XXIst Century Utopias according to Libero Zuppiroli

In his latest book, Les utopies du XXIe siècle (The Utopias of the 21st Century) Libero Zuppiroli makes an original presentation of what I call the excessive promises of innovation. I wrote recently a short chronicle about it in Enterprise Romande and Bernard Stiegler makes a much more pessimistic analysis in In the disruption – How not to go crazy? A third very interesting reference is the collective work Emerging Science and Technologies, why so many promises?

Libero Zuppiroli tackles the issue from the perspective of utopias and dystopias, using in the beginning of his book ancient authors of the eighteenth and nineteenth centuries, that show that excessive optimism has always existed and that its realistic, even pessimistic, counterpart has also always accompanied it. Flora Tristan in 1840 mirrors Sadi Carnot’s benefits of the machine in 1824, Marat in 1774 is paralleled to Adam Smith’s economic liberalism in 1776, and Francis Bacon, in 1627, dreamed of never ending scientific and technological progress. The utopian promises are not new!

It is a book that must be read and I will let you discover the analyses of the promises in the fields of information technology, robotics, defense, 3D printers and nanotechnologies, the city and energy, health, and big data. A simple illustration: around 2005, nanotechnologies were seen as an extremely promising market, which would reach 3’000 billion dollars in 10 years. More than 10 years later, the market is around $100 millions…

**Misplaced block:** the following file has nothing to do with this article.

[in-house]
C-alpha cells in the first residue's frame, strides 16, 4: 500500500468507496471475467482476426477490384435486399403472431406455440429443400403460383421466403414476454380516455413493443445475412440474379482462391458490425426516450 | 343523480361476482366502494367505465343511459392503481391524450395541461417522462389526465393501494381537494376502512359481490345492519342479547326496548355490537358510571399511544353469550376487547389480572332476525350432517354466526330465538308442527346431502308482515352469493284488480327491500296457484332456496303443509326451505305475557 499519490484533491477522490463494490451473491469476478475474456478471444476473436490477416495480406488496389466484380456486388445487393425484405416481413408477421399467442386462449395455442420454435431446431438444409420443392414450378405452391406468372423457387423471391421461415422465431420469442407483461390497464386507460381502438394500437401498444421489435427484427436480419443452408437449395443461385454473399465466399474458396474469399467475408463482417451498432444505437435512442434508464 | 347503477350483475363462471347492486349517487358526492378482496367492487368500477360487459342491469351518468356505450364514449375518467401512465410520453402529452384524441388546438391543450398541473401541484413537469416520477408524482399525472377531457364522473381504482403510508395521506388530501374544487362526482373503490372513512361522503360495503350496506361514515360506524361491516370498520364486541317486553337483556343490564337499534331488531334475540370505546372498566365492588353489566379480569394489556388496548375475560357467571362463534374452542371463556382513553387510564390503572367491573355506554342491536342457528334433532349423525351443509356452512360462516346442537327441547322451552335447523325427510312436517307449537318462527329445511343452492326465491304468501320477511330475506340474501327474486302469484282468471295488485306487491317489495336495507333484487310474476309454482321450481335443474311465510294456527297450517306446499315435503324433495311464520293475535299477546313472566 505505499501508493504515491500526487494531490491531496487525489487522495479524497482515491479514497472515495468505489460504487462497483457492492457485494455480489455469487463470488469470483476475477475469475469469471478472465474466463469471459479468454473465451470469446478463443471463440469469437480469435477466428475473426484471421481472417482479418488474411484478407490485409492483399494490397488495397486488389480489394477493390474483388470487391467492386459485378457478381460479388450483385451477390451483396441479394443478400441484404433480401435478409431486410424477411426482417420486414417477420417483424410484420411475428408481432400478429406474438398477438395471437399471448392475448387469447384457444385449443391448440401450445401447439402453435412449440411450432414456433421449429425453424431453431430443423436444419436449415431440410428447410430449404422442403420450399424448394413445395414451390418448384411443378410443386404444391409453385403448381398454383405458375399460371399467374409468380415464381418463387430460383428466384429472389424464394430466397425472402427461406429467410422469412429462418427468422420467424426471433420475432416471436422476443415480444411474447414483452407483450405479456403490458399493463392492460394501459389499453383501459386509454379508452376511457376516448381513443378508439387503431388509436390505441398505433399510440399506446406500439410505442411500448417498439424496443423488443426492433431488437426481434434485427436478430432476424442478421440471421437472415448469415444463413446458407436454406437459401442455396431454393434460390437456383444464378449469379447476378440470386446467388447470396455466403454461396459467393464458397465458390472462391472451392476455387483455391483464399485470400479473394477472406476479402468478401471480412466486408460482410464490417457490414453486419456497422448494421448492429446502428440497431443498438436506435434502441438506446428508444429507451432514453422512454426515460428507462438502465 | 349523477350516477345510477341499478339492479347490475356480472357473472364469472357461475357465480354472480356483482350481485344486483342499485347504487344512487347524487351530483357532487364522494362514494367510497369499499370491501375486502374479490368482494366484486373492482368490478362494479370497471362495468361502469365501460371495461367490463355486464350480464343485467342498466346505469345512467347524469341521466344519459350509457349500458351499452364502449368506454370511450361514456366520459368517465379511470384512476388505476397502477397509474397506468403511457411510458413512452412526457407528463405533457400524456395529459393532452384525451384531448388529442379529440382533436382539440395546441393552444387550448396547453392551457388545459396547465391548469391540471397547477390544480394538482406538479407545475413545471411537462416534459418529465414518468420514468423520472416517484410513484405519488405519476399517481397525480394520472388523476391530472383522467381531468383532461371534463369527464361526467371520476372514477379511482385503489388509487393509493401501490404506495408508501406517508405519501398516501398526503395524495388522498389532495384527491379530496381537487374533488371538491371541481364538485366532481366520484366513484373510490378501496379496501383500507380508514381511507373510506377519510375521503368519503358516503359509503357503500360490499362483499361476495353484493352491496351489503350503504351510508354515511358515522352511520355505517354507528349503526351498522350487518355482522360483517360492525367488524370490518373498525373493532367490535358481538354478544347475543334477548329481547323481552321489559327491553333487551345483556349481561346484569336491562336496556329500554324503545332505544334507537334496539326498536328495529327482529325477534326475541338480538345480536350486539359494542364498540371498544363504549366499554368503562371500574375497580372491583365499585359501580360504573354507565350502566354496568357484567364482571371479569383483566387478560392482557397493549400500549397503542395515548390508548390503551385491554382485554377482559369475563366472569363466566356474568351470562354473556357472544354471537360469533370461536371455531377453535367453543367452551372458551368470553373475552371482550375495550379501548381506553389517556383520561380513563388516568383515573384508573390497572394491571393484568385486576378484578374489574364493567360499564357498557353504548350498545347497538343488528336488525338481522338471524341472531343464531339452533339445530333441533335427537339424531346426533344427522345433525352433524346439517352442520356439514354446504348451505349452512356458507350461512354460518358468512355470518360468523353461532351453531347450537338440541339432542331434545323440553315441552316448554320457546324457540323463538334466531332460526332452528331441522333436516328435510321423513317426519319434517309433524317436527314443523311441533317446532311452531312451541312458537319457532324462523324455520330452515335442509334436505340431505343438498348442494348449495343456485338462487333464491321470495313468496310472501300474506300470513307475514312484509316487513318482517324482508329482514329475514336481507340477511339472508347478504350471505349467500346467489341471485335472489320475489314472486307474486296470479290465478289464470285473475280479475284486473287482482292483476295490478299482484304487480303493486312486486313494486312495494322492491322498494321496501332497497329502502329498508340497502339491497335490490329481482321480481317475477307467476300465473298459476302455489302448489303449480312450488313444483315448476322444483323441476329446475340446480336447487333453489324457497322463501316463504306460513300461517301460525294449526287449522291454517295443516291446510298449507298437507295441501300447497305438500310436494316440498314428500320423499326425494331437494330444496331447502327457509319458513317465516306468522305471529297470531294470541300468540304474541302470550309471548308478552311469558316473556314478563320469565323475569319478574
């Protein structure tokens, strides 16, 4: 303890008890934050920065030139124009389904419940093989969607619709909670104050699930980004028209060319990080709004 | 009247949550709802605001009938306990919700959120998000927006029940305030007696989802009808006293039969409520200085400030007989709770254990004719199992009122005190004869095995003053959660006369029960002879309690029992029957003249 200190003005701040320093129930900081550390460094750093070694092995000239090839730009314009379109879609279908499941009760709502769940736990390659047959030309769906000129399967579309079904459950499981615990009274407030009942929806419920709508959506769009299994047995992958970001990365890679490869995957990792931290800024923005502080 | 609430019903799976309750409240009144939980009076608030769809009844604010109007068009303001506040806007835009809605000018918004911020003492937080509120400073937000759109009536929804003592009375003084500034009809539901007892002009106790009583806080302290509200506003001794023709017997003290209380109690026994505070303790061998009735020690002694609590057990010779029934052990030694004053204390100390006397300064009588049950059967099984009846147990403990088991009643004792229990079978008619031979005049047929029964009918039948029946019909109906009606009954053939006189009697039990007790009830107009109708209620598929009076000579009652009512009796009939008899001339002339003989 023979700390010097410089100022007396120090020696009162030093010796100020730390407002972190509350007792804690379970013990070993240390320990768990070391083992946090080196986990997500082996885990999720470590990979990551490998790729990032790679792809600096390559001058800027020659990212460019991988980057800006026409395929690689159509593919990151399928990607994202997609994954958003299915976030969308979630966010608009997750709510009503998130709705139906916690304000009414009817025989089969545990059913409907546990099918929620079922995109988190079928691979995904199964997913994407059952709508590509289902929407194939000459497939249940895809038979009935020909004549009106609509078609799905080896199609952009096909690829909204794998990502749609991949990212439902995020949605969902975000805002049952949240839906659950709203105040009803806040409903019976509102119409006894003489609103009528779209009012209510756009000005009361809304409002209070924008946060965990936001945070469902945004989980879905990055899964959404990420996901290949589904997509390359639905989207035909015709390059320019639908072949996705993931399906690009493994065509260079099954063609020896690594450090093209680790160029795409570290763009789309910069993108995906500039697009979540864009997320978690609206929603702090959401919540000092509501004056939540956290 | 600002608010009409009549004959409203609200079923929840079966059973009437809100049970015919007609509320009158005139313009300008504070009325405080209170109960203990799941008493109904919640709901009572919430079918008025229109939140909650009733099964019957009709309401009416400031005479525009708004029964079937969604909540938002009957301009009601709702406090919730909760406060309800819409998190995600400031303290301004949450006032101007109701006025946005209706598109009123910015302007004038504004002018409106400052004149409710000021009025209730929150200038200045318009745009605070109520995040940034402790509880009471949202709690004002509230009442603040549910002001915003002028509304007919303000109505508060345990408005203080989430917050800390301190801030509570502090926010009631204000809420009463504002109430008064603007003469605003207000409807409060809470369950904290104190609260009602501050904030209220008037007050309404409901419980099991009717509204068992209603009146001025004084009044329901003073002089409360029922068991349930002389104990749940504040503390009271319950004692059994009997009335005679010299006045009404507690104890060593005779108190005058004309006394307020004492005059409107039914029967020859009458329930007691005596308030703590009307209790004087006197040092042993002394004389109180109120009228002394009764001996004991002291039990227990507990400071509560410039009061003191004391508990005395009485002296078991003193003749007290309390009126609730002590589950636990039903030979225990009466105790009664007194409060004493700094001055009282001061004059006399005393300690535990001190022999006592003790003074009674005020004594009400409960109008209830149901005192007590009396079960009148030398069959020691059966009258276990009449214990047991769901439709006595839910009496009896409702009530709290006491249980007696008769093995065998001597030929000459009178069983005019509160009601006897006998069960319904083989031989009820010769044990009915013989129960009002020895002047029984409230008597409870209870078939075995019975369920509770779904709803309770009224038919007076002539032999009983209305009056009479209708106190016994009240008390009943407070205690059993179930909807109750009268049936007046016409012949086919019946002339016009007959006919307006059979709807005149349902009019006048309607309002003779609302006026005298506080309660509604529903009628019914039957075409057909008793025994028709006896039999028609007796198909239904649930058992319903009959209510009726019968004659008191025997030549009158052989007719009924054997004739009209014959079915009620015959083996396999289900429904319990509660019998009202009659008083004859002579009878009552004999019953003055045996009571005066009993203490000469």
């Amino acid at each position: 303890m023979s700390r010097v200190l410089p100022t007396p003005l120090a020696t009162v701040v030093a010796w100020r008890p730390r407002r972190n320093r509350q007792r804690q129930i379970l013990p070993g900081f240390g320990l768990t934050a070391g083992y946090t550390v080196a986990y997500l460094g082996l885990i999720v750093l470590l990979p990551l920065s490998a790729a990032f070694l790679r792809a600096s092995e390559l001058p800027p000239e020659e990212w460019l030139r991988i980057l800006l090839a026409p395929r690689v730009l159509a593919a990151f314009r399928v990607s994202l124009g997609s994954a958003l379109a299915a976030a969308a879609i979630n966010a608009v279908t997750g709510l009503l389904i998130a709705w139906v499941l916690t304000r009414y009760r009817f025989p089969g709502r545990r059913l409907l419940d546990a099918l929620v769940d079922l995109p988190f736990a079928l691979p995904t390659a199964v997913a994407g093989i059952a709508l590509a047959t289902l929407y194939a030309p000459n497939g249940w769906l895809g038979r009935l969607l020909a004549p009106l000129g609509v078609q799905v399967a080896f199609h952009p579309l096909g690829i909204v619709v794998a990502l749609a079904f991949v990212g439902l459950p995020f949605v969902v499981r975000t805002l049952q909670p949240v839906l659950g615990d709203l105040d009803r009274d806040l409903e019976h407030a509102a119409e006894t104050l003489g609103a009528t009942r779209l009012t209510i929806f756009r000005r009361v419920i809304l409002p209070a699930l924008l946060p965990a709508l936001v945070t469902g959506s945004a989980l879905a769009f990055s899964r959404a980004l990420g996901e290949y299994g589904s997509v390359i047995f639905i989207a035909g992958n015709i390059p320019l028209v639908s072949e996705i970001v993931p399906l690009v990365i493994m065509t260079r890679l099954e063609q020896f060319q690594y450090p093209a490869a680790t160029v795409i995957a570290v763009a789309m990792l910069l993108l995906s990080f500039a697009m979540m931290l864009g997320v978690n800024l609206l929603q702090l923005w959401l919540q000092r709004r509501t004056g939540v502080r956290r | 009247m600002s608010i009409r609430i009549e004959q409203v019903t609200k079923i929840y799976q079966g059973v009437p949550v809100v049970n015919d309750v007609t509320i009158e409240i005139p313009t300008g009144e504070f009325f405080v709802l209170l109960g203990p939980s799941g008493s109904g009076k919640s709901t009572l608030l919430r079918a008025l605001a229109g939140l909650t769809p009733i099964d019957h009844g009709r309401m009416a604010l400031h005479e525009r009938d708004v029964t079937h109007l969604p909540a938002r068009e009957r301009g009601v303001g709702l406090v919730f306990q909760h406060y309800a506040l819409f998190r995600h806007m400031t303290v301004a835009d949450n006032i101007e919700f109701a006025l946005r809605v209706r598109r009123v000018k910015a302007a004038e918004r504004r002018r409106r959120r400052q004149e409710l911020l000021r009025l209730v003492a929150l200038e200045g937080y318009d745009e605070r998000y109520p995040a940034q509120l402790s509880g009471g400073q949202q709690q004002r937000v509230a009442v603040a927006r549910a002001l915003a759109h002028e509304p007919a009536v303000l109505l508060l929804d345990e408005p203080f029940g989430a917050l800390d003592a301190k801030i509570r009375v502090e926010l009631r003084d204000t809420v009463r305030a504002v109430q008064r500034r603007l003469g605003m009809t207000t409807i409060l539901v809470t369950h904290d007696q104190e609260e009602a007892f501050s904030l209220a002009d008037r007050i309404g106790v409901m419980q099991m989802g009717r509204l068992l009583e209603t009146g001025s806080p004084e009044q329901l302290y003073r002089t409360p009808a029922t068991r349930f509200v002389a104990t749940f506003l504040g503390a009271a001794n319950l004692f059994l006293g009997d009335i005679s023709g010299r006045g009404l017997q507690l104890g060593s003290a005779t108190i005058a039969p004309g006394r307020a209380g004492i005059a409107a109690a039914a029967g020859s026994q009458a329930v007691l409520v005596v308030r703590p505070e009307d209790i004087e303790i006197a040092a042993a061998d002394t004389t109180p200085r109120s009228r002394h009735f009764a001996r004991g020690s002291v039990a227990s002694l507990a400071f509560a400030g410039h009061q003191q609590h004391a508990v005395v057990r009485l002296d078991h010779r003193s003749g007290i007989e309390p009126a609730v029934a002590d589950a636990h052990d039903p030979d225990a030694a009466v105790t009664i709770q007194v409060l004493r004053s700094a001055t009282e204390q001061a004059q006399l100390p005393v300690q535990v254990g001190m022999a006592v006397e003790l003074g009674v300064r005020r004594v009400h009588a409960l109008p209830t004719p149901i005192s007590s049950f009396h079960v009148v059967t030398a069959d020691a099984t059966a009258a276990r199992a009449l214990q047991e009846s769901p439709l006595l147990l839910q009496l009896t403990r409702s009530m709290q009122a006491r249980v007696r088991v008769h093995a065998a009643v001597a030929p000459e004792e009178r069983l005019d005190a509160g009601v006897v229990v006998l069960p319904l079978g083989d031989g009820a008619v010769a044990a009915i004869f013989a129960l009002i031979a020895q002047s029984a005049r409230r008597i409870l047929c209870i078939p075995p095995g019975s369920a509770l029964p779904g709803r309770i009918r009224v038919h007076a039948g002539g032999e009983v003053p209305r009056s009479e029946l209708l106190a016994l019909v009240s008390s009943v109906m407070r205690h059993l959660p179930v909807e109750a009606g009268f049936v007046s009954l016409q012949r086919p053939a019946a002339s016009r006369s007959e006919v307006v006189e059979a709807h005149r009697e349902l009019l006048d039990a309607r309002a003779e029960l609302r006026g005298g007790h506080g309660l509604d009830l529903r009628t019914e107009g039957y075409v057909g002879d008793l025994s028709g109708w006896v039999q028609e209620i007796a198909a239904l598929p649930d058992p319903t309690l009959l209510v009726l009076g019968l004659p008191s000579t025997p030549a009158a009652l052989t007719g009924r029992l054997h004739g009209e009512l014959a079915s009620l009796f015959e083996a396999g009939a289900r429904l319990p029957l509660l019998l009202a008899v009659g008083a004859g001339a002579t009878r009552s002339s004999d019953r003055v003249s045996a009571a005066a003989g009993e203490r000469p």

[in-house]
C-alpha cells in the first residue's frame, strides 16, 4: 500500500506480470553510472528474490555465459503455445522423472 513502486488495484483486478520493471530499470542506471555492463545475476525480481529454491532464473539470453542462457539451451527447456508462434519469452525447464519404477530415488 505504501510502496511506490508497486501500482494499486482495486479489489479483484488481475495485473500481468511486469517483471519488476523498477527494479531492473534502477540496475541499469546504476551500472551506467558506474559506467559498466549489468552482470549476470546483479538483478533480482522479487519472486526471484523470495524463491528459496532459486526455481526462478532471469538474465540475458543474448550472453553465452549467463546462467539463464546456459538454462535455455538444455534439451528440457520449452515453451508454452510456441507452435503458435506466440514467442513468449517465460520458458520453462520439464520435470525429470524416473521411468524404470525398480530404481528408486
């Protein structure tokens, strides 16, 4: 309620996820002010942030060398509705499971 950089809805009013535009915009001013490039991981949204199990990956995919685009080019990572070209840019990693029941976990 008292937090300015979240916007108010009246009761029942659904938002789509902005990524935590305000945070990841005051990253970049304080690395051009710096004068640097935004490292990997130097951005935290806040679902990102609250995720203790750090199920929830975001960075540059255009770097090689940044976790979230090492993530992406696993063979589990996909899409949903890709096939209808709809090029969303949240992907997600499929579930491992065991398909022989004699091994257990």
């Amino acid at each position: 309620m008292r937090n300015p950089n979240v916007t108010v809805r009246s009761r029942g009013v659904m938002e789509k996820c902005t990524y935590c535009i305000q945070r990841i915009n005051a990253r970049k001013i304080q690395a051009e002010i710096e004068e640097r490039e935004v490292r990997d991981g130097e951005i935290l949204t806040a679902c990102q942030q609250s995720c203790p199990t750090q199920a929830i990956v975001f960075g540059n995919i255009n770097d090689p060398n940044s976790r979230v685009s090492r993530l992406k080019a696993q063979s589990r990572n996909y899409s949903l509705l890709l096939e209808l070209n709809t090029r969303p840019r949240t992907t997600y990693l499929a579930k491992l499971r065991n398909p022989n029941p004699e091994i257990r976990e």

I fear, however, that Libero Zuppiroli does not have much illusions about the impact of his analyzes. In a note on critical authors (note 119, page 293), he writes, “He is one of these famous intellectual critics whom American society not only tolerates, but also encouraged the birth of. Their critic of the American system is harsh and based on remarkable analyzes, but those who possess the power know that, despite their international reputation, the audience of these intellectuals is limited to a small fraction of people already convinced. Whatever their talent, their influence on the masses of electors will always be much lower than that of teleevangelists.”

But I knew Libero Zuppiroli was playful and his conclusion confirms this to me: this Empire will collapse as previously collapsed the Roman, Napoleonic and Soviet Empires. When? Nobody knows … but it will collapse victim of its Hubris

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